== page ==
USGA Handicap Index

The purpose of the USGA Handicap System is to make the game of golf more enjoyable by enabling players of differing abilities to compete on an equitable basis.

Having a handicap index allows golfers to participate in more events (those that require a handicap index), have a measurable means of tracking improvement, and allows score adjustments to even the playing field when playing with golfers of different skill levels.

FREE Handicap through EWGA:
All EWGA members have the opportunity to obtain an official USGA Handicap Index through the EWGA Handicap System, powered by GolfNet (also referred to as GN21) at no additional cost. Every member who is playing well enough to keep score is encouraged to obtain a Handicap Index. Click
here to download instructions on how to get started.

Equitable Stroke Control (ESC)
“Equitable Stroke Control” (ESC) is the downward adjustment of individual hole scores for handicap purposes in order to make handicaps more representative of a player's potential ability. ESC sets a maximum number that a player can post on any hole depending on the player's Course Handicap*. ESC is used only when a player's actual or most likely score exceeds the player's maximum number based on the table.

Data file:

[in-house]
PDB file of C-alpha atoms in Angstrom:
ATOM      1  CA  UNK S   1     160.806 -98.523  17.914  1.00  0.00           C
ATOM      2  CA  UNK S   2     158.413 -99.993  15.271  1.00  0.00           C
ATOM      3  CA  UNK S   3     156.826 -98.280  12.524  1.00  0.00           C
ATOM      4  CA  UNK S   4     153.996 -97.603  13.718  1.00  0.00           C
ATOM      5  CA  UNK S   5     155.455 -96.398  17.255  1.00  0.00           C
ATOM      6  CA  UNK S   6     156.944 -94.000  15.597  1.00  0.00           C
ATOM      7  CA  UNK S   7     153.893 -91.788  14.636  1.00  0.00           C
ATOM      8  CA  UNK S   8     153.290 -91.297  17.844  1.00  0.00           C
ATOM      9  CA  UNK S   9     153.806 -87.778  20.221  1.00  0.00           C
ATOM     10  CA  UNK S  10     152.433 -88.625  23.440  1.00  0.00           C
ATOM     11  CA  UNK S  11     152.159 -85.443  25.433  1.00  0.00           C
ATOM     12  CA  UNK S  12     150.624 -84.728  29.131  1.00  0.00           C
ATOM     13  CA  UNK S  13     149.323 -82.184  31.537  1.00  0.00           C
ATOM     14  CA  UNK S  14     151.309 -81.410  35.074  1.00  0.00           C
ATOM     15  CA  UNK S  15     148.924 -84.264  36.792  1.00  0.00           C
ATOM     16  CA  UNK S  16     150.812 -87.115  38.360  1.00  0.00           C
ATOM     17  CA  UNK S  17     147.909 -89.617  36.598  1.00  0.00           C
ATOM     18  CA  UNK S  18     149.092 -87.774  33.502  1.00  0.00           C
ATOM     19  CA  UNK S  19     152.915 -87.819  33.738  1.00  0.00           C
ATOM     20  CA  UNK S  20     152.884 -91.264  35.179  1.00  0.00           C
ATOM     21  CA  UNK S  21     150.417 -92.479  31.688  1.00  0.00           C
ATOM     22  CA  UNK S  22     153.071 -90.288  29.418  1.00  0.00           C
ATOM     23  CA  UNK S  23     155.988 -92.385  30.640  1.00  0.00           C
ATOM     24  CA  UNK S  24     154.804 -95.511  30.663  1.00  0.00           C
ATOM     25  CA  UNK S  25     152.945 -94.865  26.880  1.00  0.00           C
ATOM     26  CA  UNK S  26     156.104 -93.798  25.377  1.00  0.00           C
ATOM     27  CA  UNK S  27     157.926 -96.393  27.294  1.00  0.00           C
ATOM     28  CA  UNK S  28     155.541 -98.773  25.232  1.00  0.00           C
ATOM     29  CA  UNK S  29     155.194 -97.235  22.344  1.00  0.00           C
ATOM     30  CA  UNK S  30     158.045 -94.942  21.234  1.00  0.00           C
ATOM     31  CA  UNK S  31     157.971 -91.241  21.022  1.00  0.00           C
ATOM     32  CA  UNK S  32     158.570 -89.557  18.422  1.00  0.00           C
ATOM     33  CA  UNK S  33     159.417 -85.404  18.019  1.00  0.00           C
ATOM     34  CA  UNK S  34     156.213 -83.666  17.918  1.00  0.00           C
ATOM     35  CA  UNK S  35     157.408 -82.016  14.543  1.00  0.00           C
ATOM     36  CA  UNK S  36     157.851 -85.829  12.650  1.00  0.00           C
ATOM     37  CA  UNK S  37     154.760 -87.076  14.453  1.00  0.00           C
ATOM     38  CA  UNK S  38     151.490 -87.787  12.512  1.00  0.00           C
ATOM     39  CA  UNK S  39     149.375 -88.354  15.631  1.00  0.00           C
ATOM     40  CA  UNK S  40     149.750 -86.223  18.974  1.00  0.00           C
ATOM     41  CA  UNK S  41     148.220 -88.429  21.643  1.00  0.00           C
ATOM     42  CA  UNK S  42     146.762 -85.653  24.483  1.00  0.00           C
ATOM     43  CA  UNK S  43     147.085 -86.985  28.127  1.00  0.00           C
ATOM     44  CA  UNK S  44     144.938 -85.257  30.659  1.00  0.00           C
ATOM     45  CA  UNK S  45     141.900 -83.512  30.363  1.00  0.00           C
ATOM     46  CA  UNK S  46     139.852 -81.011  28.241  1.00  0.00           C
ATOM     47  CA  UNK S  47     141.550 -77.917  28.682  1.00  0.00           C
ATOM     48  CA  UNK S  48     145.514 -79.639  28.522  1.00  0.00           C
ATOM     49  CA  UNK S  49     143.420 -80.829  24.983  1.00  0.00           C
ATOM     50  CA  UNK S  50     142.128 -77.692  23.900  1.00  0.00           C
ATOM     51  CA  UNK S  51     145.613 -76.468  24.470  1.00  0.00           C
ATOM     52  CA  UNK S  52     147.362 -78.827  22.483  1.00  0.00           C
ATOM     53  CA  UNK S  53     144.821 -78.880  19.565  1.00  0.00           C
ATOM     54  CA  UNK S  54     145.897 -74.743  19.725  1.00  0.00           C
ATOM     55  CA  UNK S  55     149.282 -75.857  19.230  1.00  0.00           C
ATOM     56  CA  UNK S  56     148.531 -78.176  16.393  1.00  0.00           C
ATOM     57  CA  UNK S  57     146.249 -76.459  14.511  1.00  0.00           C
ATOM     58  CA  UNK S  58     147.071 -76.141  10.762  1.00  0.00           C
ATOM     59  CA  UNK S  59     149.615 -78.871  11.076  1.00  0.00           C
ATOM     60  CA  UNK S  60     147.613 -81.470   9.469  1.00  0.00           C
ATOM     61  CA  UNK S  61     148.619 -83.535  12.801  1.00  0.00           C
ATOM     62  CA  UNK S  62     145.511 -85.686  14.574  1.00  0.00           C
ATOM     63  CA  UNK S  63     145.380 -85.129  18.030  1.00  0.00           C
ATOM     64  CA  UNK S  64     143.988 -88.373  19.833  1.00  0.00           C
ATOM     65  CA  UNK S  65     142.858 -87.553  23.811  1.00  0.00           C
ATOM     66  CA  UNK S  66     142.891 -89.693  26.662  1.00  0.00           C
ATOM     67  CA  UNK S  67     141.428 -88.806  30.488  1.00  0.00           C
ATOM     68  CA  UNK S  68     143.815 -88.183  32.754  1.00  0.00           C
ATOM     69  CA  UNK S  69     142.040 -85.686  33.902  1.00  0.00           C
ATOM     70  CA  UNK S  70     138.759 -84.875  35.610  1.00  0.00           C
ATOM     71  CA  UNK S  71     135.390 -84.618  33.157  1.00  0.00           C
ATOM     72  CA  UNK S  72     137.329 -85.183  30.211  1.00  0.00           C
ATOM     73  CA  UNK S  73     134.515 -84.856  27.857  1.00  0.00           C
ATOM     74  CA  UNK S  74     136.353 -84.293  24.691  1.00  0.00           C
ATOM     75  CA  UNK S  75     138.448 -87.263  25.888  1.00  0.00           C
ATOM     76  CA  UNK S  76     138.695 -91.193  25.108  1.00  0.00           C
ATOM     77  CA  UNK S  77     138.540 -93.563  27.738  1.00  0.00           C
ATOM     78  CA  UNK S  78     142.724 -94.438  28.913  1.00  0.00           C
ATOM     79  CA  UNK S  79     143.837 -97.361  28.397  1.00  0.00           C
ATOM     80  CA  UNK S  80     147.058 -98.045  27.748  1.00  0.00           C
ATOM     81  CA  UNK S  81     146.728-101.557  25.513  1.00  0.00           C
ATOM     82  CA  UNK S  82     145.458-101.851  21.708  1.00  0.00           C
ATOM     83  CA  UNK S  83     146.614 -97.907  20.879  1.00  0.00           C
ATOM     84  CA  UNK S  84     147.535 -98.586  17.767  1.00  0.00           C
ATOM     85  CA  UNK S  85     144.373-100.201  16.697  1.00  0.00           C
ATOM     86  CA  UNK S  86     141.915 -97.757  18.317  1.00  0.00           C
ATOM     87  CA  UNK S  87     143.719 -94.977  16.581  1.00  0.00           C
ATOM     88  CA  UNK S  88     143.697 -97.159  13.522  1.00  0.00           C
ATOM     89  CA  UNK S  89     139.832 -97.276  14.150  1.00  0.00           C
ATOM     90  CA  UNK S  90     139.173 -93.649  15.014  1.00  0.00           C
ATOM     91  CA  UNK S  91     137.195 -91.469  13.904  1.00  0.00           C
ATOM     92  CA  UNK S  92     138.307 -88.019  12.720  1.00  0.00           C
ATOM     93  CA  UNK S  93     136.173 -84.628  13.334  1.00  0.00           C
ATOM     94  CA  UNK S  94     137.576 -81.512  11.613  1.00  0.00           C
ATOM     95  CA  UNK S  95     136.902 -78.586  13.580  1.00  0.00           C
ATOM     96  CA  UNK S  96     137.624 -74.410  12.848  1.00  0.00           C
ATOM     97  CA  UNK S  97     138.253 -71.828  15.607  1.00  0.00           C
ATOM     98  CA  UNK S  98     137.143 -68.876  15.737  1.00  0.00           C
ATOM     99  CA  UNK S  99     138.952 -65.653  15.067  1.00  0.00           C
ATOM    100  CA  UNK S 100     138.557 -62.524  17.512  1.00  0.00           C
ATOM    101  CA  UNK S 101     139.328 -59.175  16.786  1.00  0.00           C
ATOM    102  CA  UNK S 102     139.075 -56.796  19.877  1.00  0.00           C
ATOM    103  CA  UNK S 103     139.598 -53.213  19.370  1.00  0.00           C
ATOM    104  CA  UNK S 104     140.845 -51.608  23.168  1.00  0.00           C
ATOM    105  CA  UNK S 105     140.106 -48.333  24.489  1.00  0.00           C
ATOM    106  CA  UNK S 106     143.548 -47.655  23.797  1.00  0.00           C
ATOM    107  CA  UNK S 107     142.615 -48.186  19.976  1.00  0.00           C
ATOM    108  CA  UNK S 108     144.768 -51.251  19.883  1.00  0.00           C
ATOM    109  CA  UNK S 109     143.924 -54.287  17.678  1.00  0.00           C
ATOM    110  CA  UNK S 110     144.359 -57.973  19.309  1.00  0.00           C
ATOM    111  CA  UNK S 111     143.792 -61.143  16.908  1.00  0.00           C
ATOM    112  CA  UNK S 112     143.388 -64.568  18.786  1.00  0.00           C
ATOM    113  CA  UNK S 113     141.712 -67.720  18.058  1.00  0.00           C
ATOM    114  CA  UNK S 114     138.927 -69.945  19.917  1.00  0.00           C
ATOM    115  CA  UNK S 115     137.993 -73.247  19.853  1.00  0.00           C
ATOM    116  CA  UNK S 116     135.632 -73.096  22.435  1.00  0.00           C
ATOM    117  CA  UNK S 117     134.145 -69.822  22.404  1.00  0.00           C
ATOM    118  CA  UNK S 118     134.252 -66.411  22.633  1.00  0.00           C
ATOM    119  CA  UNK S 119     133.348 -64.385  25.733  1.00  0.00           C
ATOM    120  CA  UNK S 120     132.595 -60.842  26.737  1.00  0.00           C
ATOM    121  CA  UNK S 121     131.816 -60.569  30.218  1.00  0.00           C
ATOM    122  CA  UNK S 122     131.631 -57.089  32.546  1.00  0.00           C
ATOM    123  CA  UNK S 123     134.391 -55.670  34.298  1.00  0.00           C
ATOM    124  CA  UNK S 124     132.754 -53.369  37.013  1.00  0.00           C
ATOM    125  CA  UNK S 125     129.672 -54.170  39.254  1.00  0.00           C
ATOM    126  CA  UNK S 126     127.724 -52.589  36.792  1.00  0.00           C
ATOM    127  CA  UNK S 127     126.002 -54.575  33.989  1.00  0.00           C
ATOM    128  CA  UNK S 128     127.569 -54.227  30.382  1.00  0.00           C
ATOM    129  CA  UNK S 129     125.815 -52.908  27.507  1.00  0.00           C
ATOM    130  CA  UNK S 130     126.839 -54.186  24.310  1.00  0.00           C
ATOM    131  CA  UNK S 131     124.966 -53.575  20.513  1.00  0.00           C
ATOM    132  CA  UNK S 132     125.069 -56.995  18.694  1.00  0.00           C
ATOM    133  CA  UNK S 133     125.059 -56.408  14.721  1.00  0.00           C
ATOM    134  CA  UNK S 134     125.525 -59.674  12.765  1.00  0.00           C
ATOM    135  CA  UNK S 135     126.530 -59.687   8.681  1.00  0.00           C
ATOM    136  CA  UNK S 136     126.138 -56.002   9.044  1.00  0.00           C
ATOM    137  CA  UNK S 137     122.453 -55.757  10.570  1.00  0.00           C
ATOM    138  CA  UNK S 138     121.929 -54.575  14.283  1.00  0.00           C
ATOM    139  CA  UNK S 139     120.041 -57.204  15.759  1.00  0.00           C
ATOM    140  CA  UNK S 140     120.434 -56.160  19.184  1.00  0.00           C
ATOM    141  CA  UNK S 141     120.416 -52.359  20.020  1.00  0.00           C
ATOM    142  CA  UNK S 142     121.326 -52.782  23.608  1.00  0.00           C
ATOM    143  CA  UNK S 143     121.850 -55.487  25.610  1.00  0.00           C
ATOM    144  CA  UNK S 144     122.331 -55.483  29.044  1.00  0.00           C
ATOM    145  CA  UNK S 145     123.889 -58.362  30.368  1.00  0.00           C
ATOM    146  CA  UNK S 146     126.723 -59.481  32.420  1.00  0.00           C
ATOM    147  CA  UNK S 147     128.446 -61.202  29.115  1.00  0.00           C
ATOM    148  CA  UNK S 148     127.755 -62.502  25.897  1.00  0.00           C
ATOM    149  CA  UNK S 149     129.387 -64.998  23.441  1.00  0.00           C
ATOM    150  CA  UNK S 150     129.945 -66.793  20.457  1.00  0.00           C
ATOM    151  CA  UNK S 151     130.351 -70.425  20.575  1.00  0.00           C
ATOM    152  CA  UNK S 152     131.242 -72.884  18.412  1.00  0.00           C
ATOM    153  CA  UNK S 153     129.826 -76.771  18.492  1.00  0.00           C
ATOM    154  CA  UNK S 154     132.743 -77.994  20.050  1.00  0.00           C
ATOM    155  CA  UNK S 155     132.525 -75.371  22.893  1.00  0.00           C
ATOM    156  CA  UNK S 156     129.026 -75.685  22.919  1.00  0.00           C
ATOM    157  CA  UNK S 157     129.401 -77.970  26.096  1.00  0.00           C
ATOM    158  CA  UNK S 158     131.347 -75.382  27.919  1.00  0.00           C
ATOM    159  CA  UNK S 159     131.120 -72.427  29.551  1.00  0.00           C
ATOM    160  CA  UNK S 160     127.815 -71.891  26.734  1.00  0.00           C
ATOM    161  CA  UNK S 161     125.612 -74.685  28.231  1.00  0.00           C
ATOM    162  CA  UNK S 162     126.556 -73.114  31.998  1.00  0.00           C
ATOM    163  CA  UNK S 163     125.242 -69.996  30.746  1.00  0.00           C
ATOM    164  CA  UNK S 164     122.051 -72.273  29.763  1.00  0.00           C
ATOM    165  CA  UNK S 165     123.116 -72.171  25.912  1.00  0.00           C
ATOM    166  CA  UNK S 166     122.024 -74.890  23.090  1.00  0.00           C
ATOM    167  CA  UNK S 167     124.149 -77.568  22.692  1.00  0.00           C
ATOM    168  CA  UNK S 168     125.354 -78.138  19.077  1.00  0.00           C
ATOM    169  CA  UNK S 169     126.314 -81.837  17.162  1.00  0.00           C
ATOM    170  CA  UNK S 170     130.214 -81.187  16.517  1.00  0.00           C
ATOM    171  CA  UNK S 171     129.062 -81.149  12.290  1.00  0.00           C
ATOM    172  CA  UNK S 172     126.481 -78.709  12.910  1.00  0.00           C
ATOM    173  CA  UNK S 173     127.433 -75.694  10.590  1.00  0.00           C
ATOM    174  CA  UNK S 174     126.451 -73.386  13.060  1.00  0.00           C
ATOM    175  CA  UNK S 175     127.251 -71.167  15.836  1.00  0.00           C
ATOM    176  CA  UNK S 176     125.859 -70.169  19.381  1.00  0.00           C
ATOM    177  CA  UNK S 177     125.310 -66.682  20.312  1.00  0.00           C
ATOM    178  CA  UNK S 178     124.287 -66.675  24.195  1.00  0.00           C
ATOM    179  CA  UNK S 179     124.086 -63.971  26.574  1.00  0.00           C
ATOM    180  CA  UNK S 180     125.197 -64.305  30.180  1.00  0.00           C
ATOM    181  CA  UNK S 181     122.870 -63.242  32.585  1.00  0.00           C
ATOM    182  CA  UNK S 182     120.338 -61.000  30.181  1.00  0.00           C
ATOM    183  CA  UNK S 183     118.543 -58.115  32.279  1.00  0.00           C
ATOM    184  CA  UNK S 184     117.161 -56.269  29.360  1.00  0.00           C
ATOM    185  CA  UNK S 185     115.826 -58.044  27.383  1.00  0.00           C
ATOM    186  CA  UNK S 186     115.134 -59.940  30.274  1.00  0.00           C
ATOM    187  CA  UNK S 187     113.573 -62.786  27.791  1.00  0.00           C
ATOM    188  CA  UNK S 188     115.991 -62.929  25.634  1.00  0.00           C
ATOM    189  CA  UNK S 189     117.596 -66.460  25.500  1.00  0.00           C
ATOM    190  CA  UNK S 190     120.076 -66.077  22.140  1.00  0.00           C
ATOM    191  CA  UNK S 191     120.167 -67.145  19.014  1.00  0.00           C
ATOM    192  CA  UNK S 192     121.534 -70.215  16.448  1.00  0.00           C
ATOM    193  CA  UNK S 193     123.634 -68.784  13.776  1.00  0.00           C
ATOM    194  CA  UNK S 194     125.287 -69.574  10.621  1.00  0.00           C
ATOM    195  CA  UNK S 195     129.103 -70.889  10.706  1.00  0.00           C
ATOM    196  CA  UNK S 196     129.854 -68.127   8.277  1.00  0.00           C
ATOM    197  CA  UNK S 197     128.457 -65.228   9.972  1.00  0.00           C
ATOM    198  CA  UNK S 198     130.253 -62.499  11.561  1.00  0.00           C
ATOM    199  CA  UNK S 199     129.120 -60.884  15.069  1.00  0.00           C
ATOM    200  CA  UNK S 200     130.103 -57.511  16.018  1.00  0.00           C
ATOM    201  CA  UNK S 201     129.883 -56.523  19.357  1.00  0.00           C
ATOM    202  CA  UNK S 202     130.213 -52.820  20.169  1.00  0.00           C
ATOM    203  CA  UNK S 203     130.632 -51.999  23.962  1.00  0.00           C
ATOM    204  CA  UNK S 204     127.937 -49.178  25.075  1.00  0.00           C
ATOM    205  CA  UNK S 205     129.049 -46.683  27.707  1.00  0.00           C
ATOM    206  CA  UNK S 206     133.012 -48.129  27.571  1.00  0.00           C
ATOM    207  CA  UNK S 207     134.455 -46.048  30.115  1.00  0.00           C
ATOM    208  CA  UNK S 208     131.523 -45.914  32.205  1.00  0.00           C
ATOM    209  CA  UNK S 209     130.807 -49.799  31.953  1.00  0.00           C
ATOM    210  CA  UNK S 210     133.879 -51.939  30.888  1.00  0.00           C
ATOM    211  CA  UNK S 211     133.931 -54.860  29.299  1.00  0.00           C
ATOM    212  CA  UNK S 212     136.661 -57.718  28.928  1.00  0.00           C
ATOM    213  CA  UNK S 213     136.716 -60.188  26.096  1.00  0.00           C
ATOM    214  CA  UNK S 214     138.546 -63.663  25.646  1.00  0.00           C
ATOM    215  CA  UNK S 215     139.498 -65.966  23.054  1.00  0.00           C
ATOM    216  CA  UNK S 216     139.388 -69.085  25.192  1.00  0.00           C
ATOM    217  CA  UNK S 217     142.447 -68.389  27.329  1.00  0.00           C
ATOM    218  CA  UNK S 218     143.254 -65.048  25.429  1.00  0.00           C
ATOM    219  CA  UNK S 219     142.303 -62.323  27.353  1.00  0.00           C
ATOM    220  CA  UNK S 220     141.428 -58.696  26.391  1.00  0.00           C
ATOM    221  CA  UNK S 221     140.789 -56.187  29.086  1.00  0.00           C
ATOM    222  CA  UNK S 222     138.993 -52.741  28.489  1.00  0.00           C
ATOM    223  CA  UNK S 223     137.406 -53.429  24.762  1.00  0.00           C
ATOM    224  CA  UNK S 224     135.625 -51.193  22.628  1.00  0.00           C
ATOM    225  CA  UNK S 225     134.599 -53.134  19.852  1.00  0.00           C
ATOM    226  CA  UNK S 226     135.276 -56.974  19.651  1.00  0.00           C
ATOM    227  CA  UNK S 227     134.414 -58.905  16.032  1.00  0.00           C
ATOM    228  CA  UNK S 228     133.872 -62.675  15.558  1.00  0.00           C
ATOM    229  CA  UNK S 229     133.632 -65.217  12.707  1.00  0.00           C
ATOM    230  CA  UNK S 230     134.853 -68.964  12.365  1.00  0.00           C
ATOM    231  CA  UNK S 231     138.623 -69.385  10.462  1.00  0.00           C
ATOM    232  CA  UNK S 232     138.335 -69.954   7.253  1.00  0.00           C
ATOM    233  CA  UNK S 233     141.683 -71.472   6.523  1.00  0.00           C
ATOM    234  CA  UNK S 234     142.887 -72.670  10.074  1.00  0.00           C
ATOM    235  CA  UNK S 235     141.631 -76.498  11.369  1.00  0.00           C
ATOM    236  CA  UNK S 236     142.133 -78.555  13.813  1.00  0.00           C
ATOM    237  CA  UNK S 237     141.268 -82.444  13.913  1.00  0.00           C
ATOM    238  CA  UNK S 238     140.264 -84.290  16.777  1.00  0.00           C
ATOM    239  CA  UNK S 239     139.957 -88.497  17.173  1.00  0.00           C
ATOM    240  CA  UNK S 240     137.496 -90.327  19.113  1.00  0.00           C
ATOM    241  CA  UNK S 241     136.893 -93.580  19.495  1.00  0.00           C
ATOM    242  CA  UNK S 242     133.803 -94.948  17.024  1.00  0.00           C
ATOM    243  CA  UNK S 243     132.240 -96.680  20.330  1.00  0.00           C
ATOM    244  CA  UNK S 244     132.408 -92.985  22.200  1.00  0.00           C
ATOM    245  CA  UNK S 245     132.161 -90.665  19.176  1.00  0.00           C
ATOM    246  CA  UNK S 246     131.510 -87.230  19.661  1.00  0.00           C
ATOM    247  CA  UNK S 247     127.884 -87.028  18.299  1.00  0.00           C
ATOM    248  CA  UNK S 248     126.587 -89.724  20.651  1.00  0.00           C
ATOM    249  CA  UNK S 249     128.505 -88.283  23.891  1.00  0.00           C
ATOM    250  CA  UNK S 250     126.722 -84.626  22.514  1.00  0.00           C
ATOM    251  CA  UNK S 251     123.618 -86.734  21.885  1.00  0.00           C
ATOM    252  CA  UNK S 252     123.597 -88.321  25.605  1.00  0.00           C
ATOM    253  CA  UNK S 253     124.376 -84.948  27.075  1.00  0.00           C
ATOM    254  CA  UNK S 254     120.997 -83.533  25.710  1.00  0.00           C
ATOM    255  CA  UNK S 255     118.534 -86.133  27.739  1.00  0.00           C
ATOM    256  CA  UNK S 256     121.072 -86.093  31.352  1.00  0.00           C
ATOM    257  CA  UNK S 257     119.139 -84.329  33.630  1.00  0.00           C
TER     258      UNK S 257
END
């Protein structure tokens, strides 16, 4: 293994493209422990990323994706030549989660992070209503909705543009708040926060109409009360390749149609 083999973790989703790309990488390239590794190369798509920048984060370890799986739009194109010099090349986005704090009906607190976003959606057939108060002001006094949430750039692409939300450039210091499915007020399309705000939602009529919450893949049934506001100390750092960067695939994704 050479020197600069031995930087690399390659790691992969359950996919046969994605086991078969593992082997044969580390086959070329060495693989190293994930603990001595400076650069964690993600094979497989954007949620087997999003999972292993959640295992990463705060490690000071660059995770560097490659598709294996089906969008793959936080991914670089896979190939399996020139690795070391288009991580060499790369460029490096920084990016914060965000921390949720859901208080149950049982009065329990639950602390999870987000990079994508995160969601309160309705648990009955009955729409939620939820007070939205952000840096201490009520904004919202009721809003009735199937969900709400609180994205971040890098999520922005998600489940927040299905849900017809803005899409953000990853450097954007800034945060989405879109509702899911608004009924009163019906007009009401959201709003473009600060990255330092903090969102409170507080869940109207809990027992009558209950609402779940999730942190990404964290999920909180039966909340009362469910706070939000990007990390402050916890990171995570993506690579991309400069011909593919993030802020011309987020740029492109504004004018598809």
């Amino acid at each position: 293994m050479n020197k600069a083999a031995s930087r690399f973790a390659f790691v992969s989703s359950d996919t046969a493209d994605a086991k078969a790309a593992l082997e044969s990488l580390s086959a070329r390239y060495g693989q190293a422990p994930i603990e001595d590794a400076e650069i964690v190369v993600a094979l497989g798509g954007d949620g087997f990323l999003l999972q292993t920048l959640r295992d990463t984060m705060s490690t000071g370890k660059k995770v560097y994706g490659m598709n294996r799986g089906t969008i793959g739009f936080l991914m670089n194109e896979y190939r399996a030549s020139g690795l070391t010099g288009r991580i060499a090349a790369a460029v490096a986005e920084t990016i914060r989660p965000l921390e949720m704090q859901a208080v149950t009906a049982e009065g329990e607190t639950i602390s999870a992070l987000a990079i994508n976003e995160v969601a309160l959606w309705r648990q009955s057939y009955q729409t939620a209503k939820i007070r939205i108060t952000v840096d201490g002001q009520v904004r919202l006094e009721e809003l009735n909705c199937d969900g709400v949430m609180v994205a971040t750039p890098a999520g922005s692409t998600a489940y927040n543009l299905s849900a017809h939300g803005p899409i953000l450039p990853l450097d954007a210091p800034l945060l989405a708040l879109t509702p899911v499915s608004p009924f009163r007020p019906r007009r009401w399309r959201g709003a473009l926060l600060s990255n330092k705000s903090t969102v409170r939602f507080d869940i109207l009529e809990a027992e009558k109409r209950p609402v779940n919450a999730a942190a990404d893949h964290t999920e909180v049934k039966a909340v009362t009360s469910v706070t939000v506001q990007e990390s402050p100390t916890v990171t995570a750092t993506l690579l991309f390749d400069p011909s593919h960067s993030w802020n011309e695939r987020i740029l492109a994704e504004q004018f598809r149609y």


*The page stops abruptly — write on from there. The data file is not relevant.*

ESC is used when a player's actual or most likely score exceeds a maximum number, based on the table below, for the player's Course Handicap* from the tees played.

Equitable Stroke Control

Course Handicap

Maximum Number on any Hole

9 or less

Double Bogey

10 through 19

7

20 through 29

8

30 through 39

9

40 or more

10

Example: A player with a Course Handicap of 6 has a maximum number of par plus two strokes (double bogey) for any hole. A player with a Course Handicap of 13 has a maximum number of 7 for any hole regardless of par. A player with a Course Handicap of 42 has a maximum number of 10 for any hole.

Course Handicap
A “Course Handicap” is the USGA's mark that indicates the number of handicap strokes a player receives from a specific set of tees at the course being played to adjust the player's scoring ability to the level of scratch or 0-handicap golf. For players with a plus Course Handicap, it is the number of handicap strokes a player gives to adjust the player's scoring ability to the level of scratch or 0-handicap golf. A Course Handicap is determined by applying the player's Handicap Index to a Course Handicap Table. You typically find this posted at the course near the Handicap Computer or you can use the
USGA Course Handicap Calculator if you know the course’s slope.

Please contact Becky Balzraine, our Handicap Chair for more information.